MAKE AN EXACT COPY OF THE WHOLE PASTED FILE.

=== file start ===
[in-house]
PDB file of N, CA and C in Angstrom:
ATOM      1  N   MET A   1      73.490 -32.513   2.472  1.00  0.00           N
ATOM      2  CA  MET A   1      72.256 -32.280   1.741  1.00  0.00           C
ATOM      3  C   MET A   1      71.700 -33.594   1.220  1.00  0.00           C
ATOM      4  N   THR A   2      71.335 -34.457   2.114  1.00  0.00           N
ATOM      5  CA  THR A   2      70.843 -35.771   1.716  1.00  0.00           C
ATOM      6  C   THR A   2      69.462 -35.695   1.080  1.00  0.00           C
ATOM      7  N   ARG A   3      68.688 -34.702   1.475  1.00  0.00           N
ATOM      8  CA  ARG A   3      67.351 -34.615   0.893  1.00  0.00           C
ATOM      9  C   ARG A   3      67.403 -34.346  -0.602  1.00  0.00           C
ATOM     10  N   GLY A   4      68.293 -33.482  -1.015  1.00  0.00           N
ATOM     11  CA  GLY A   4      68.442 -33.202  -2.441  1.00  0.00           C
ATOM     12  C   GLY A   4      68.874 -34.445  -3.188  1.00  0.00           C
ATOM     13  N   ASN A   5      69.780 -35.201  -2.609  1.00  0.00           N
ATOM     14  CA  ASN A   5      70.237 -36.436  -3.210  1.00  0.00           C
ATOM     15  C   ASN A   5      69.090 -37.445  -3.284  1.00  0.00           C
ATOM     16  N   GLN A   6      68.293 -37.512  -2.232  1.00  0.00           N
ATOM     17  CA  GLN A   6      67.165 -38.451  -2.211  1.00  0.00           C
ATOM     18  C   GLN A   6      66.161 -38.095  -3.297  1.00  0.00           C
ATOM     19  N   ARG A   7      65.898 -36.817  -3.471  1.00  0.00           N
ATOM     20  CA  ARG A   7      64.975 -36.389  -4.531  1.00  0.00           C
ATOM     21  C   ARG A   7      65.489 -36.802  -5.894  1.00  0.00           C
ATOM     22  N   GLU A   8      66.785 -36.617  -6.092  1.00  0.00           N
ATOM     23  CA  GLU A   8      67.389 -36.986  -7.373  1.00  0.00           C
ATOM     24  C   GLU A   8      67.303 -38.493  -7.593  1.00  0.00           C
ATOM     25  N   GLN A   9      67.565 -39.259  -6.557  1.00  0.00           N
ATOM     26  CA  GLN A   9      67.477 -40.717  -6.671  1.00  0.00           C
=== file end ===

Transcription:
[in-house]
PDB file of N, CA and C in Angstrom:
ATOM      1  N   MET A   1      73.490 -32.513   2.472  1.00  0.00           N
ATOM      2  CA  MET A   1      72.256 -32.280   1.741  1.00  0.00           C
ATOM      3  C   MET A   1      71.700 -33.594   1.220  1.00  0.00           C
ATOM      4  N   THR A   2      71.335 -34.457   2.114  1.00  0.00           N
ATOM      5  CA  THR A   2      70.843 -35.771   1.716  1.00  0.00           C
ATOM      6  C   THR A   2      69.462 -35.695   1.080  1.00  0.00           C
ATOM      7  N   ARG A   3      68.688 -34.702   1.475  1.00  0.00           N
ATOM      8  CA  ARG A   3      67.351 -34.615   0.893  1.00  0.00           C
ATOM      9  C   ARG A   3      67.403 -34.346  -0.602  1.00  0.00           C
ATOM     10  N   GLY A   4      68.293 -33.482  -1.015  1.00  0.00           N
ATOM     11  CA  GLY A   4      68.442 -33.202  -2.441  1.00  0.00           C
ATOM     12  C   GLY A   4      68.874 -34.445  -3.188  1.00  0.00           C
ATOM     13  N   ASN A   5      69.780 -35.201  -2.609  1.00  0.00           N
ATOM     14  CA  ASN A   5      70.237 -36.436  -3.210  1.00  0.00           C
ATOM     15  C   ASN A   5      69.090 -37.445  -3.284  1.00  0.00           C
ATOM     16  N   GLN A   6      68.293 -37.512  -2.232  1.00  0.00           N
ATOM     17  CA  GLN A   6      67.165 -38.451  -2.211  1.00  0.00           C
ATOM     18  C   GLN A   6      66.161 -38.095  -3.297  1.00  0.00           C
ATOM     19  N   ARG A   7      65.898 -36.817  -3.471  1.00  0.00           N
ATOM     20  CA  ARG A   7      64.975 -36.389  -4.531  1.00  0.00           C
ATOM     21  C   ARG A   7      65.489 -36.802  -5.894  1.00  0.00           C
ATOM     22  N   GLU A   8      66.785 -36.617  -6.092  1.00  0.00           N
ATOM     23  CA  GLU A   8      67.389 -36.986  -7.373  1.00  0.00           C
ATOM     24  C   GLU A   8      67.303 -38.493  -7.593  1.00  0.00           C
ATOM     25  N   GLN A   9      67.565 -39.259  -6.557  1.00  0.00           N
ATOM     26  CA  GLN A   9      67.477 -40.717  -6.671  1.00  0.00           C